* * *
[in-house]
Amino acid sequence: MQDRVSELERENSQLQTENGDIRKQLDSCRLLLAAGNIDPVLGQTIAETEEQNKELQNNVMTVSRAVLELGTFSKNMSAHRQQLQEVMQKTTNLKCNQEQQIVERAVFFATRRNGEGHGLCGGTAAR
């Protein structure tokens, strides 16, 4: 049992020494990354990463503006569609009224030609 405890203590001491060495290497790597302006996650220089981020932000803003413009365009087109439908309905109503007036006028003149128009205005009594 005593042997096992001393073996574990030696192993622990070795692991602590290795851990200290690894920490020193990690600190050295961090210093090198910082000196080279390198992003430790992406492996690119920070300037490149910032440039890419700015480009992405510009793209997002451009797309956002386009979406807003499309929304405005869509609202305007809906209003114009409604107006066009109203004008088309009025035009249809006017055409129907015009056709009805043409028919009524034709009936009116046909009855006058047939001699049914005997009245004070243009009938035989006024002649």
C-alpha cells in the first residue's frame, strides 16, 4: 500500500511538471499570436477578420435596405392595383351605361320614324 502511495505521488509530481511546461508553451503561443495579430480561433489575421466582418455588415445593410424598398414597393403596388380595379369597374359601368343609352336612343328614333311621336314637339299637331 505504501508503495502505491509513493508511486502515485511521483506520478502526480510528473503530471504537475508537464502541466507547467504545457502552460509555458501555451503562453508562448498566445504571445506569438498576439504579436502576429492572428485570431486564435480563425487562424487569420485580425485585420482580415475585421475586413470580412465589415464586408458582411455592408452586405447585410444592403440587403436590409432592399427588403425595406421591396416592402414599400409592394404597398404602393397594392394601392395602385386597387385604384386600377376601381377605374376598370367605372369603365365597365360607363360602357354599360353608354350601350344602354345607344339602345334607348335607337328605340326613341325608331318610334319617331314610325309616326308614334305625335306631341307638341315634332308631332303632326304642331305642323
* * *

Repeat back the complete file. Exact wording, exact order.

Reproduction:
[in-house]
Amino acid sequence: MQDRVSELERENSQLQTENGDIRKQLDSCRLLLAAGNIDPVLGQTIAETEEQNKELQNNVMTVSRAVLELGTFSKNMSAHRQQLQEVMQKTTNLKCNQEQQIVERAVFFATRRNGEGHGLCGGTAAR
């Protein structure tokens, strides 16, 4: 049992020494990354990463503006569609009224030609 405890203590001491060495290497790597302006996650220089981020932000803003413009365009087109439908309905109503007036006028003149128009205005009594 005593042997096992001393073996574990030696192993622990070795692991602590290795851990200290690894920490020193990690600190050295961090210093090198910082000196080279390198992003430790992406492996690119920070300037490149910032440039890419700015480009992405510009793209997002451009797309956002386009979406807003499309929304405005869509609202305007809906209003114009409604107006066009109203004008088309009025035009249809006017055409129907015009056709009805043409028919009524034709009936009116046909009855006058047939001699049914005997009245004070243009009938035989006024002649």
C-alpha cells in the first residue's frame, strides 16, 4: 500500500511538471499570436477578420435596405392595383351605361320614324 502511495505521488509530481511546461508553451503561443495579430480561433489575421466582418455588415445593410424598398414597393403596388380595379369597374359601368343609352336612343328614333311621336314637339299637331 505504501508503495502505491509513493508511486502515485511521483506520478502526480510528473503530471504537475508537464502541466507547467504545457502552460509555458501555451503562453508562448498566445504571445506569438498576439504579436502576429492572428485570431486564435480563425487562424487569420485580425485585420482580415475585421475586413470580412465589415464586408458582411455592408452586405447585410444592403440587403436590409432592399427588403425595406421591396416592402414599400409592394404597398404602393397594392394601392395602385386597387385604384386600377376601381377605374376598370367605372369603365365597365360607363360602357354599360353608354350601350344602354345607344339602345334607348335607337328605340326613341325608331318610334319617331314610325309616326308614334305625335306631341307638341315634332308631332303632326304642331305642323